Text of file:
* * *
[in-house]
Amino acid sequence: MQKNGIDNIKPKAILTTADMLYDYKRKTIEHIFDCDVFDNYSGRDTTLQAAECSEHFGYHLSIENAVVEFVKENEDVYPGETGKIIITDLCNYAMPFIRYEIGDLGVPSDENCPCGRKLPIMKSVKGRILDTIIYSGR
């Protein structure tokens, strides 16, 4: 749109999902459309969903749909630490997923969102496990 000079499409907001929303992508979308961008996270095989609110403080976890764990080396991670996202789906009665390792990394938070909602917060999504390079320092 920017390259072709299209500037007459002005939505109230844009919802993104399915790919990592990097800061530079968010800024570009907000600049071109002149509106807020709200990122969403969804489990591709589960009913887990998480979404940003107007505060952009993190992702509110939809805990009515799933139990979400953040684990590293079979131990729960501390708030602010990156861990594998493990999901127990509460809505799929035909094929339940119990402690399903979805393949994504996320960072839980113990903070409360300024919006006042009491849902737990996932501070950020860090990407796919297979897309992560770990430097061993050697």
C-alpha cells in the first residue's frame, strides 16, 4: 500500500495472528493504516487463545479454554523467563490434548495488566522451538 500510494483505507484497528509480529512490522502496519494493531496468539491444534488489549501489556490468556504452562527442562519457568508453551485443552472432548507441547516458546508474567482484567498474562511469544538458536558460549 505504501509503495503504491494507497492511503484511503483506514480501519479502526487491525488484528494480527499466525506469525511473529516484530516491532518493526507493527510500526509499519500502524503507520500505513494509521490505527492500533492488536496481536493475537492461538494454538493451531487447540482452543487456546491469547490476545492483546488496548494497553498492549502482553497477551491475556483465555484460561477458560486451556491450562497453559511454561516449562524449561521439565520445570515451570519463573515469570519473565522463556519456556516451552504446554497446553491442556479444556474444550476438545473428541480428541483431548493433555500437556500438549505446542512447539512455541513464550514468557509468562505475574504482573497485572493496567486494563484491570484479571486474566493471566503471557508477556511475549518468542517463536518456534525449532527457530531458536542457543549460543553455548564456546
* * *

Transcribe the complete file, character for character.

[in-house]
Amino acid sequence: MQKNGIDNIKPKAILTTADMLYDYKRKTIEHIFDCDVFDNYSGRDTTLQAAECSEHFGYHLSIENAVVEFVKENEDVYPGETGKIIITDLCNYAMPFIRYEIGDLGVPSDENCPCGRKLPIMKSVKGRILDTIIYSGR
């Protein structure tokens, strides 16, 4: 749109999902459309969903749909630490997923969102496990 000079499409907001929303992508979308961008996270095989609110403080976890764990080396991670996202789906009665390792990394938070909602917060999504390079320092 920017390259072709299209500037007459002005939505109230844009919802993104399915790919990592990097800061530079968010800024570009907000600049071109002149509106807020709200990122969403969804489990591709589960009913887990998480979404940003107007505060952009993190992702509110939809805990009515799933139990979400953040684990590293079979131990729960501390708030602010990156861990594998493990999901127990509460809505799929035909094929339940119990402690399903979805393949994504996320960072839980113990903070409360300024919006006042009491849902737990996932501070950020860090990407796919297979897309992560770990430097061993050697």
C-alpha cells in the first residue's frame, strides 16, 4: 500500500495472528493504516487463545479454554523467563490434548495488566522451538 500510494483505507484497528509480529512490522502496519494493531496468539491444534488489549501489556490468556504452562527442562519457568508453551485443552472432548507441547516458546508474567482484567498474562511469544538458536558460549 505504501509503495503504491494507497492511503484511503483506514480501519479502526487491525488484528494480527499466525506469525511473529516484530516491532518493526507493527510500526509499519500502524503507520500505513494509521490505527492500533492488536496481536493475537492461538494454538493451531487447540482452543487456546491469547490476545492483546488496548494497553498492549502482553497477551491475556483465555484460561477458560486451556491450562497453559511454561516449562524449561521439565520445570515451570519463573515469570519473565522463556519456556516451552504446554497446553491442556479444556474444550476438545473428541480428541483431548493433555500437556500438549505446542512447539512455541513464550514468557509468562505475574504482573497485572493496567486494563484491570484479571486474566493471566503471557508477556511475549518468542517463536518456534525449532527457530531458536542457543549460543553455548564456546